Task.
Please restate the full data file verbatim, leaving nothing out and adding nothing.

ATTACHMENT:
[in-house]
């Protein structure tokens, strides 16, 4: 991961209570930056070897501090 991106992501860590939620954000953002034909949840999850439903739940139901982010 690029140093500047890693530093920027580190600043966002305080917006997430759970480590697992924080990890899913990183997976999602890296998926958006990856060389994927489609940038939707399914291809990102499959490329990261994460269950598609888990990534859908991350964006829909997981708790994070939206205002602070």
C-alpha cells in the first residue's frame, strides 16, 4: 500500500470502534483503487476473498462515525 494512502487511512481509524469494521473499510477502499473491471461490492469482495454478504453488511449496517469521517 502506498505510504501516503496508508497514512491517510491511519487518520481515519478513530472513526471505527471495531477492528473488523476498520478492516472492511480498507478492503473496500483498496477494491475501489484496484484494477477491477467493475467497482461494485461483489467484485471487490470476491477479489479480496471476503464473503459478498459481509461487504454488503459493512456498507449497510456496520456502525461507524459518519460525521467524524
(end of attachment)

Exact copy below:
[in-house]
């Protein structure tokens, strides 16, 4: 991961209570930056070897501090 991106992501860590939620954000953002034909949840999850439903739940139901982010 690029140093500047890693530093920027580190600043966002305080917006997430759970480590697992924080990890899913990183997976999602890296998926958006990856060389994927489609940038939707399914291809990102499959490329990261994460269950598609888990990534859908991350964006829909997981708790994070939206205002602070």
C-alpha cells in the first residue's frame, strides 16, 4: 500500500470502534483503487476473498462515525 494512502487511512481509524469494521473499510477502499473491471461490492469482495454478504453488511449496517469521517 502506498505510504501516503496508508497514512491517510491511519487518520481515519478513530472513526471505527471495531477492528473488523476498520478492516472492511480498507478492503473496500483498496477494491475501489484496484484494477477491477467493475467497482461494485461483489467484485471487490470476491477479489479480496471476503464473503459478498459481509461487504454488503459493512456498507449497510456496520456502525461507524459518519460525521467524524